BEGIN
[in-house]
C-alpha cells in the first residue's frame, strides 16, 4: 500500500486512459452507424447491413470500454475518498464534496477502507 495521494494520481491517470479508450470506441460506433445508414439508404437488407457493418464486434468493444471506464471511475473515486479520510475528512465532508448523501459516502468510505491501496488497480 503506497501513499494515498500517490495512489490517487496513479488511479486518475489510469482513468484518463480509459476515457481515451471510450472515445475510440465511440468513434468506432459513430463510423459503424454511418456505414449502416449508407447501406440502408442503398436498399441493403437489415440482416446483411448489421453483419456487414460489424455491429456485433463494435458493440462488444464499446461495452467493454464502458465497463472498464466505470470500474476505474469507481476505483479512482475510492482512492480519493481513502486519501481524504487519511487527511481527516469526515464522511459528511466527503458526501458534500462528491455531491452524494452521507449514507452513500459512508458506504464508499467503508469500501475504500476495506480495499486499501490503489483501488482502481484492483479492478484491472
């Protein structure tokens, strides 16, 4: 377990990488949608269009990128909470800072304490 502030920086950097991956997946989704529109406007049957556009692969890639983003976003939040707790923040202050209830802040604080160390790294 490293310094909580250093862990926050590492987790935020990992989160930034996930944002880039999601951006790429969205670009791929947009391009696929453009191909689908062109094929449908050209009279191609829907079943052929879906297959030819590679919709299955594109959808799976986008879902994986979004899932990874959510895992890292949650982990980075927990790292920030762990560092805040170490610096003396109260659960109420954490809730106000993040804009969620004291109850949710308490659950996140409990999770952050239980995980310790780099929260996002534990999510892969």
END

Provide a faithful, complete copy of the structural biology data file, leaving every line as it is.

[in-house]
C-alpha cells in the first residue's frame, strides 16, 4: 500500500486512459452507424447491413470500454475518498464534496477502507 495521494494520481491517470479508450470506441460506433445508414439508404437488407457493418464486434468493444471506464471511475473515486479520510475528512465532508448523501459516502468510505491501496488497480 503506497501513499494515498500517490495512489490517487496513479488511479486518475489510469482513468484518463480509459476515457481515451471510450472515445475510440465511440468513434468506432459513430463510423459503424454511418456505414449502416449508407447501406440502408442503398436498399441493403437489415440482416446483411448489421453483419456487414460489424455491429456485433463494435458493440462488444464499446461495452467493454464502458465497463472498464466505470470500474476505474469507481476505483479512482475510492482512492480519493481513502486519501481524504487519511487527511481527516469526515464522511459528511466527503458526501458534500462528491455531491452524494452521507449514507452513500459512508458506504464508499467503508469500501475504500476495506480495499486499501490503489483501488482502481484492483479492478484491472
């Protein structure tokens, strides 16, 4: 377990990488949608269009990128909470800072304490 502030920086950097991956997946989704529109406007049957556009692969890639983003976003939040707790923040202050209830802040604080160390790294 490293310094909580250093862990926050590492987790935020990992989160930034996930944002880039999601951006790429969205670009791929947009391009696929453009191909689908062109094929449908050209009279191609829907079943052929879906297959030819590679919709299955594109959808799976986008879902994986979004899932990874959510895992890292949650982990980075927990790292920030762990560092805040170490610096003396109260659960109420954490809730106000993040804009969620004291109850949710308490659950996140409990999770952050239980995980310790780099929260996002534990999510892969």